Respiratory Motion Imaging Using 2.4-GHz Nine-Element-Array Continuous-Wave Radar




Respiratory Motion Imaging Using 2.4-GHz Nine-Element-

Array Continuous-Wave Radar


Sakamoto, Takuya; Koda, Takato


IEEE Microwave and Wireless Components Letters (2020),

30(7): 717-720

Issue Date




This work is licensed under a Creative Commons Attribution

4.0 License. For more information, see


Journal Article




Respiratory Motion Imaging Using 2.4-GHz

Nine-Element-Array Continuous-Wave Radar

Takuya Sakamoto , Senior Member, IEEE, and Takato Koda

Abstract— A radar system with antenna array and signal processing method are presented for noncontact monitoring of human respiration. We develop a 2.4-GHz nine-element radar system and use it to measure the respiratory rate of a participant lying on a bed. The results show that this system and method can image a respiring body and estimate its instantaneous respiration rate accurately. The accuracy of the proposed system is validated by simultaneously recording the ribcage circumference using a piezoelectric respiratory sensor and the 3-D body shape using a depth camera. The results indicate the potential of this system for long-term respiratory monitoring during sleep periods.

Index Terms— Antenna array, microwave, radar imaging, respiration.



EASURING vital signs and physiological signals such as heartbeat and respiration is very important in health-care applications. Noncontact measurements of vital signs using radar systems do not cause skin irritation or discomfort as contact measurements do. Radar-based measurements also cause less concern about privacy than camera-based measure-ments. For these reasons, radar-based sleep monitoring is a promising approach to long-term measurement of vital signs. To estimate the direction of arrival of vital echoes, Wang et al. [1] and Peng et al. [2] studied mechanical antenna rotation with a 5.8-GHz radar system and Chen et al. [3] studied mechanical antenna scanning with a 1.5-GHz ultra-wideband (UWB) radar system. Because radar systems with mechanical rotation/scanning are generally bulky and heavy, array antennas are preferable in such applications.

Millimeter-wave radar systems have become more widely used to monitor physiological signals. Islam et al. [4] used a 24-GHz two-element radar system to monitor the respiration of two people. Walterscheid et al. [5] located a number of people through their breathing with a radar system operating at 24-GHz with 16 channels and another operating at 77-GHz with 32 channels in multiple-input–multiple-output (MIMO) mode. Our group [6] used a 60-GHz eight-channel MIMO radar system to measure a heartbeat.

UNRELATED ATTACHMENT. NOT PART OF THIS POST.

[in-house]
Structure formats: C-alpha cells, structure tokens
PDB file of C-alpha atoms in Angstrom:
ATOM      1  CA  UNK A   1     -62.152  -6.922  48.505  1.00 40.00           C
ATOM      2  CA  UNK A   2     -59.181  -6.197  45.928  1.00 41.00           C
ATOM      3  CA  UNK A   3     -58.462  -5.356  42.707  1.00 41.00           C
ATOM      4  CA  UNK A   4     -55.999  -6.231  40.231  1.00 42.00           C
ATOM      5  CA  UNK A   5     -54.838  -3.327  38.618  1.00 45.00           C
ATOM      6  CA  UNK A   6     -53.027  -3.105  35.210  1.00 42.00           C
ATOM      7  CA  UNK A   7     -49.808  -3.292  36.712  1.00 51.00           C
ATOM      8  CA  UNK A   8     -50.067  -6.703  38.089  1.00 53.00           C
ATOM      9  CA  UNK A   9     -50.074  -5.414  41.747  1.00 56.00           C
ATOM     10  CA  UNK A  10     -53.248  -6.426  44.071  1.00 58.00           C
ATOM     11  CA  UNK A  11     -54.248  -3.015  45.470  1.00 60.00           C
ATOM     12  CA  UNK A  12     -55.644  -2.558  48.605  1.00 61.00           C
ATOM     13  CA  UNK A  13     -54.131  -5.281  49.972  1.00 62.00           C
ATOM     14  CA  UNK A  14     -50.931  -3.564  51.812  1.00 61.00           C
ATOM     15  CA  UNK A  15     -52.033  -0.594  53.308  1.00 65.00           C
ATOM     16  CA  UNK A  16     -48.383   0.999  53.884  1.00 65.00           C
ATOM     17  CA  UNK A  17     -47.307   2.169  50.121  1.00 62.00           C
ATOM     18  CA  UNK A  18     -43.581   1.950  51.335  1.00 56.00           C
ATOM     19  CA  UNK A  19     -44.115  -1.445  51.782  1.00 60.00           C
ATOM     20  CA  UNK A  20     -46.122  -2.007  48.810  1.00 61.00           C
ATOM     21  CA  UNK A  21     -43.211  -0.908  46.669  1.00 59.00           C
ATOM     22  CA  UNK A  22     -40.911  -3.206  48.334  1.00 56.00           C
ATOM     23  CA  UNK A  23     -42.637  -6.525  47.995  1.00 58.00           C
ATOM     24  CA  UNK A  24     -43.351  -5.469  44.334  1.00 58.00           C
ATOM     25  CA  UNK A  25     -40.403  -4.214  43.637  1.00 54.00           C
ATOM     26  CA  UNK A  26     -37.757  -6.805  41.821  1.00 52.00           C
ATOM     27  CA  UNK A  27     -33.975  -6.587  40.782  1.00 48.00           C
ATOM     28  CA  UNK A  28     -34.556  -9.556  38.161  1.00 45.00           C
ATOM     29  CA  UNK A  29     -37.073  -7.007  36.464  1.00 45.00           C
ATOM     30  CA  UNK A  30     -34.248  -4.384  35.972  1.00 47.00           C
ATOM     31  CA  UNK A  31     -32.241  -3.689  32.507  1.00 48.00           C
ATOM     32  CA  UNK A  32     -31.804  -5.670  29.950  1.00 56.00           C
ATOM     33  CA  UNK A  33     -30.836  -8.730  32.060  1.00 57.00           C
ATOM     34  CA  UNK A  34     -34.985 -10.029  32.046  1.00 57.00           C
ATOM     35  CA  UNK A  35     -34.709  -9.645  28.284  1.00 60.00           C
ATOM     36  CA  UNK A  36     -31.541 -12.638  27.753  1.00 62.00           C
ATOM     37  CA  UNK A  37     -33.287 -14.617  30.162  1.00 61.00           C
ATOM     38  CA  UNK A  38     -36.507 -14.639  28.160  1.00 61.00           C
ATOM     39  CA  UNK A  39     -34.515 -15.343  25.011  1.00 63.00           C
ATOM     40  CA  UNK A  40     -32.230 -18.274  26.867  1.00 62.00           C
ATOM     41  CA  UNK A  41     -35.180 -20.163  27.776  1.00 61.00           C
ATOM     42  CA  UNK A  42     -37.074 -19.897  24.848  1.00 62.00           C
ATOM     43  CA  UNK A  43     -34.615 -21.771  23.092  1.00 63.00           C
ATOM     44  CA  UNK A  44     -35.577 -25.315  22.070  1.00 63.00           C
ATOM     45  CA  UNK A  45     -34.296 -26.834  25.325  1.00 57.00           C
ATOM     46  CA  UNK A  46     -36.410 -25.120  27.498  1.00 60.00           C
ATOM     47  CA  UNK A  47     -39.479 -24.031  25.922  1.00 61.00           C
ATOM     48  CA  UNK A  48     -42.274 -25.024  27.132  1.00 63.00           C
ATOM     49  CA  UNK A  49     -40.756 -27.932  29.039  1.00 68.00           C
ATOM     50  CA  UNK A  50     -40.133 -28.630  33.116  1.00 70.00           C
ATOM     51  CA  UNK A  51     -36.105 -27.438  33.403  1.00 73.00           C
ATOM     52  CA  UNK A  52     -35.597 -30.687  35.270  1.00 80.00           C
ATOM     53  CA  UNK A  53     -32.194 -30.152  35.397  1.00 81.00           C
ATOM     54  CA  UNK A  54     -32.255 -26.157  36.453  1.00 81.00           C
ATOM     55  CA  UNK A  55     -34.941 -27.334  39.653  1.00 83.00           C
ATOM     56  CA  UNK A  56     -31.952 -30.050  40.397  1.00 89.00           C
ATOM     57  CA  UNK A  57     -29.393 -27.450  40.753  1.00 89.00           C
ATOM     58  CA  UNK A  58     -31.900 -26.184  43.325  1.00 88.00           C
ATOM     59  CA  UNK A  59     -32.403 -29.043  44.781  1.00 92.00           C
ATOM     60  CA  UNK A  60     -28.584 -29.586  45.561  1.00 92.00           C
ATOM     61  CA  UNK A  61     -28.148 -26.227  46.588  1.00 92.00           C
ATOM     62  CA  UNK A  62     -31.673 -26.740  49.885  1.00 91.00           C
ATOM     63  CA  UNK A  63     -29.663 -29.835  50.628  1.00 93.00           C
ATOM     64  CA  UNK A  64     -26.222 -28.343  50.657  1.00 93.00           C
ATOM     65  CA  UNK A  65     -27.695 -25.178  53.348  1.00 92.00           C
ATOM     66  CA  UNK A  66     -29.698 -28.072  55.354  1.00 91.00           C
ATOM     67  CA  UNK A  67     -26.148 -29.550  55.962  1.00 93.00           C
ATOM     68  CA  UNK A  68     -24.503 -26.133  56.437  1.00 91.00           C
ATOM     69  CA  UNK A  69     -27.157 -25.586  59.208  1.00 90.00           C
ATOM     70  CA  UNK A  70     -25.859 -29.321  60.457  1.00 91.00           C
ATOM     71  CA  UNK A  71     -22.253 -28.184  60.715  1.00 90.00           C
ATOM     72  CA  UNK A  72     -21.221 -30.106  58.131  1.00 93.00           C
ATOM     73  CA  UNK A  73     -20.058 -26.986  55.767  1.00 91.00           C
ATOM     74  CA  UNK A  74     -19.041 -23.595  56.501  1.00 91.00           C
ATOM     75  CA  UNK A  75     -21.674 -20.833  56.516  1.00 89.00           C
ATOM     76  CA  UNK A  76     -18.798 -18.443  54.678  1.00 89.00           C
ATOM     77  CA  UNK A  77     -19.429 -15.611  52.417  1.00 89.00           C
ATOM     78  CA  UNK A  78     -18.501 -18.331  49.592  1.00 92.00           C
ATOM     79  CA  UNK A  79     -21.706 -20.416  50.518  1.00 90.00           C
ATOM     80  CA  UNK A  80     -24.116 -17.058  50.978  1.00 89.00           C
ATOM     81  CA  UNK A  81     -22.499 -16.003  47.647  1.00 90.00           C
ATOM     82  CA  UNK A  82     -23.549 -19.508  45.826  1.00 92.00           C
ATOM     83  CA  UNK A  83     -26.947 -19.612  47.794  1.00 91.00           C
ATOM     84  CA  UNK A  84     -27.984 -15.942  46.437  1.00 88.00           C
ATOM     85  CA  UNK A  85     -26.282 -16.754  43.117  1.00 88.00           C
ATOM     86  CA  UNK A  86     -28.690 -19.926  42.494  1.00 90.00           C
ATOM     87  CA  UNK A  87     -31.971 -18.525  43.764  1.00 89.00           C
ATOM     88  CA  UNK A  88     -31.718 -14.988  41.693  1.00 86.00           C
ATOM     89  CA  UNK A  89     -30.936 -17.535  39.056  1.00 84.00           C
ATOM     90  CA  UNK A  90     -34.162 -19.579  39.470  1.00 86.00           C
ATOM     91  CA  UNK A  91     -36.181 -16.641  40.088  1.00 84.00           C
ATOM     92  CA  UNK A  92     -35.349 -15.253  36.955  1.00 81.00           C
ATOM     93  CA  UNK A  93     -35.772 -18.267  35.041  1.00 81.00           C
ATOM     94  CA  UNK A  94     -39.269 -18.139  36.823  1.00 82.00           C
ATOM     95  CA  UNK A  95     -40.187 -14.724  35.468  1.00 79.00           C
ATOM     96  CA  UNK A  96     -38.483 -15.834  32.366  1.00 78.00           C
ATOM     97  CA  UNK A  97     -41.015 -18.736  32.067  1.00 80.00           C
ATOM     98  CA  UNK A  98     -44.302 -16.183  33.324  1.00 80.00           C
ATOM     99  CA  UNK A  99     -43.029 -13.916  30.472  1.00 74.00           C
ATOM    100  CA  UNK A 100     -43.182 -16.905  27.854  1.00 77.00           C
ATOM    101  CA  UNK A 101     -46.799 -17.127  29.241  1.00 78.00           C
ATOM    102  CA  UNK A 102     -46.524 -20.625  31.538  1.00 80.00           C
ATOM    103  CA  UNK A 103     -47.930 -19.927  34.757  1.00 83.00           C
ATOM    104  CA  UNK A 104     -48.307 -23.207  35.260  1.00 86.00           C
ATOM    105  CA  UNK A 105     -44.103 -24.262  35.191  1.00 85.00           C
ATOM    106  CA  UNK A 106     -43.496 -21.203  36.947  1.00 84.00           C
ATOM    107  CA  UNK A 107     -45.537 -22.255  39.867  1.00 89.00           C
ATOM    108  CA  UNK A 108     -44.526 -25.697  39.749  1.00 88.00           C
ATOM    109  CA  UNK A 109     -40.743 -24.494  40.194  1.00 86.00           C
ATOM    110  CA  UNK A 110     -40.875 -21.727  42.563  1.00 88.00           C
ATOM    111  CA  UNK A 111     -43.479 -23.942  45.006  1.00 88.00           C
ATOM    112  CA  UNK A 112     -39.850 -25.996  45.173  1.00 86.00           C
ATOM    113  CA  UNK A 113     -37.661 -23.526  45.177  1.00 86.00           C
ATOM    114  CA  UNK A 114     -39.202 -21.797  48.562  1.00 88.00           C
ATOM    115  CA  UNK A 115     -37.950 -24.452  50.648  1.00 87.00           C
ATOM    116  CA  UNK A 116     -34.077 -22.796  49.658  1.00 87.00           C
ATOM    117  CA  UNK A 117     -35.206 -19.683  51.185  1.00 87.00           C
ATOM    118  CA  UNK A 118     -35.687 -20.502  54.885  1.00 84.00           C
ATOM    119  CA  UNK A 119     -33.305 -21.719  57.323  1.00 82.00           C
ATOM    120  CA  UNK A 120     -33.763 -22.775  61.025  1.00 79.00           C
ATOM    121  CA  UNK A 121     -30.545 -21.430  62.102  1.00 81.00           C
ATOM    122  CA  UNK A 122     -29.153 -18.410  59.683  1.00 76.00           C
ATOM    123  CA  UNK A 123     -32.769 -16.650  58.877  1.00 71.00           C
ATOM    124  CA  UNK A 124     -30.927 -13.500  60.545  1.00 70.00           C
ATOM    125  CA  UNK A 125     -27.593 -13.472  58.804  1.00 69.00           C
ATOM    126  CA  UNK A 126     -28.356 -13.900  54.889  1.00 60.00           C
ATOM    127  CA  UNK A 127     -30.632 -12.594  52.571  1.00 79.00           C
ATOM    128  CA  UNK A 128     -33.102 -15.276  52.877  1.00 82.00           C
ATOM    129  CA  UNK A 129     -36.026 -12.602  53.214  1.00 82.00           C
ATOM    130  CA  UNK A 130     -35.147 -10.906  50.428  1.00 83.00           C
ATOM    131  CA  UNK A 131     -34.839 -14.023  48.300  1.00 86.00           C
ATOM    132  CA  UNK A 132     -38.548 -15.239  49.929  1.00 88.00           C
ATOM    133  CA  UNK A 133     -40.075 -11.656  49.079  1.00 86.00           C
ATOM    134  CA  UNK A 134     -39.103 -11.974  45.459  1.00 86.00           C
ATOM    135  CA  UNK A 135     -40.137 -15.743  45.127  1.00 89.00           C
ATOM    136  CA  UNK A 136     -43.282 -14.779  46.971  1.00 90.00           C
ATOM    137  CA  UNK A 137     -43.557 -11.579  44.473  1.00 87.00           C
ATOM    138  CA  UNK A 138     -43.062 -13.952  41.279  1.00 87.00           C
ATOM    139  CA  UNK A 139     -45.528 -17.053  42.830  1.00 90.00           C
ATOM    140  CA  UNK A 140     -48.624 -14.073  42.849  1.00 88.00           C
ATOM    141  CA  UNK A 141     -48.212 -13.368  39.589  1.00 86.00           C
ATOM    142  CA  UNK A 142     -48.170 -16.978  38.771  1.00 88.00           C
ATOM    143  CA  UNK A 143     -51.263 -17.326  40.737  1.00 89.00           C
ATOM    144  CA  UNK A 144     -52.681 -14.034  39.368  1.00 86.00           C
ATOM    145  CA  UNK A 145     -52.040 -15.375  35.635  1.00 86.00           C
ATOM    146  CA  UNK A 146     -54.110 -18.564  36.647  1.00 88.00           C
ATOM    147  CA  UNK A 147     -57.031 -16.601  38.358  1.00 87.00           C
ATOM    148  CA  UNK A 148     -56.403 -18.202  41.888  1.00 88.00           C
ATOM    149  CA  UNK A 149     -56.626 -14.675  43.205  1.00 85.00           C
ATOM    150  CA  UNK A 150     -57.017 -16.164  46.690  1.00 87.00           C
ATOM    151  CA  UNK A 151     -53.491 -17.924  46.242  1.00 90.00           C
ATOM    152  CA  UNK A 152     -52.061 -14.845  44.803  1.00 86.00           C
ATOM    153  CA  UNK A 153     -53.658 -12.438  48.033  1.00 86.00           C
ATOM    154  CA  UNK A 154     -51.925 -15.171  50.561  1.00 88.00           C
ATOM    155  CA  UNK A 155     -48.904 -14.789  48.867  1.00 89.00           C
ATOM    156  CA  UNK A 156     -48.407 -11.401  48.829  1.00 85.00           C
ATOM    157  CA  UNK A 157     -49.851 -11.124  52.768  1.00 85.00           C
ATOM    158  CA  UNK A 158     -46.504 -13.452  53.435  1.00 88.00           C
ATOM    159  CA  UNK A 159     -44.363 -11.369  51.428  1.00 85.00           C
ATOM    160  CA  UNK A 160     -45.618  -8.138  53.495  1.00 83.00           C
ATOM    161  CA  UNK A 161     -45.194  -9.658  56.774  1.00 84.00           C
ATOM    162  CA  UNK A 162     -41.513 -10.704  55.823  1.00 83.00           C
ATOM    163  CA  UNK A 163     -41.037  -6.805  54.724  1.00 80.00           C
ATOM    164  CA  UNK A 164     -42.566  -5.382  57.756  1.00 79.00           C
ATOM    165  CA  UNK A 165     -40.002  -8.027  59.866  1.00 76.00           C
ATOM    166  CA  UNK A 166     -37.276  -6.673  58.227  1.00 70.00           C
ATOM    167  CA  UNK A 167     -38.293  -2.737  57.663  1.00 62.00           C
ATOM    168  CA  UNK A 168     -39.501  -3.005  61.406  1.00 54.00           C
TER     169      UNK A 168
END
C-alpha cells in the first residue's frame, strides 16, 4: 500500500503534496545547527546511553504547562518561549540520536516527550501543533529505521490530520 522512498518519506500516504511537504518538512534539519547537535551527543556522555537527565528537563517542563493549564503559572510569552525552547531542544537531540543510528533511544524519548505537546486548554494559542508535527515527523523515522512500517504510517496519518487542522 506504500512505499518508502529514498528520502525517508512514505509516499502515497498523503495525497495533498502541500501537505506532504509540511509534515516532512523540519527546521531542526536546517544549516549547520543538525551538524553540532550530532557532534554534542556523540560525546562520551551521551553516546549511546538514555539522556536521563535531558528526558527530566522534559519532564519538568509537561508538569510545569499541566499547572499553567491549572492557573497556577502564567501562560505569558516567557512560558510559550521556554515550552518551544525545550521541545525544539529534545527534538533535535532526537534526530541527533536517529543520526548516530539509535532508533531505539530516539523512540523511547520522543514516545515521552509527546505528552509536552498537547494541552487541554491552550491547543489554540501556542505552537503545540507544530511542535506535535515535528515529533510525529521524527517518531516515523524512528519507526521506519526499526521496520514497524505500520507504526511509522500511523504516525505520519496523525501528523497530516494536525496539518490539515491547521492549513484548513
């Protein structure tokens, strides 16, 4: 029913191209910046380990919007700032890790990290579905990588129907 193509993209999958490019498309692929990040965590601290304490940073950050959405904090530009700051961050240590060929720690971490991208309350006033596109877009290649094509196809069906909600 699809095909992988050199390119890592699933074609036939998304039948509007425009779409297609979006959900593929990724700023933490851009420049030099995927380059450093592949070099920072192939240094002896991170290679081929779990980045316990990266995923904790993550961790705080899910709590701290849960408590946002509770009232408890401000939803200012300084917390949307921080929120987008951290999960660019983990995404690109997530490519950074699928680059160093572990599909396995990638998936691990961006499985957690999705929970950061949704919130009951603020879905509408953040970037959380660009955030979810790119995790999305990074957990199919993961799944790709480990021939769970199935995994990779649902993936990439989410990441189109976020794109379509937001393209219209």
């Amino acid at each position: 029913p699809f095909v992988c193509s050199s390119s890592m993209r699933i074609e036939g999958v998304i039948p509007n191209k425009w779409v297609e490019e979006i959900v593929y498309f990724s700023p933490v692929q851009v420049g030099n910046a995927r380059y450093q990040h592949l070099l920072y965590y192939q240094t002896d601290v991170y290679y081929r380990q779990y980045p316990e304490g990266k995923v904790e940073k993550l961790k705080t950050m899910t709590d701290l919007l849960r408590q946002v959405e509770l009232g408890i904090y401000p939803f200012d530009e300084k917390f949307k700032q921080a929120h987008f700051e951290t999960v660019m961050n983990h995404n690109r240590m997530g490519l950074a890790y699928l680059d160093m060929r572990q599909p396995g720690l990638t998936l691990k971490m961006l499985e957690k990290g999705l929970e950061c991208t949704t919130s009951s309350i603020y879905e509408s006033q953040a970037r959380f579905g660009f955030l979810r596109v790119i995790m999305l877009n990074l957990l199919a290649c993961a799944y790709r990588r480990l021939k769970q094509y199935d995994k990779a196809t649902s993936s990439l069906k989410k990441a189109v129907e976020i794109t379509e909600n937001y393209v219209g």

Manuscript received April 11, 2020; accepted May 1, 2020. Date of publication May 21, 2020; date of current version July 7, 2020. This work was supported in part by the Japan Society for the Promotion of Science (JSPS) KAKENHI under Grant 19H02155, in part by Japan Science and Technology Agency (JST) Precursory Research for Embryonic Science and Technology (PRESTO) under Grant JPMJPR1873, and in part by the JST Center of Innovation (COI) under Grant JPMJCE1307. (Corresponding

author: Takuya Sakamoto.)

The authors are with the Department of Electrical Engineering, Graduate School of Engineering, Kyoto University, Kyoto 615-8510, Japan (e-mail:

Color versions of one or more of the figures in this letter are available online at

Digital Object Identifier 10.1109/LMWC.2020.2992541

Fig. 1. Block diagram of the radar system.

On the other hand, lower frequency microwave radar systems with antenna array have the advantage of easily penetrating thick clothing and comforters to measure physi-ological signals even when a person is wrapped in a thick quilt. Hsu et al. [7] built a 2.4-GHz four-element radar using self-injection-locked radar. Mostafanezhad et al. [8] built a 2.4-GHz four-element radar system using a time-domain multiplexing circuit to measure respiration of a single per-son. Hall et al. [9] and Boothby et al. [10] built a 2.4-GHz three-element radar system that can find the direction with the largest phase fluctuation.

Despite these studies to develop radar systems with antenna array to monitor respiration, no reported system can identify a specific body part (e.g., chest wall or abdomen) through ratory motion. Locating that part of the body moving at a respi-ratory rate would help in detecting and monitoring respirespi-ratory illnesses including sleep apnea. In this letter, we designed and fabricated the first 2.4-GHz continuous wave (CW) radar system coupled with a 2-D nine-element antenna array that accurately locates a respiring body of a sleeping person. The measurement results indicate the effectiveness of our radar system with antenna array in imaging and measuring respiration.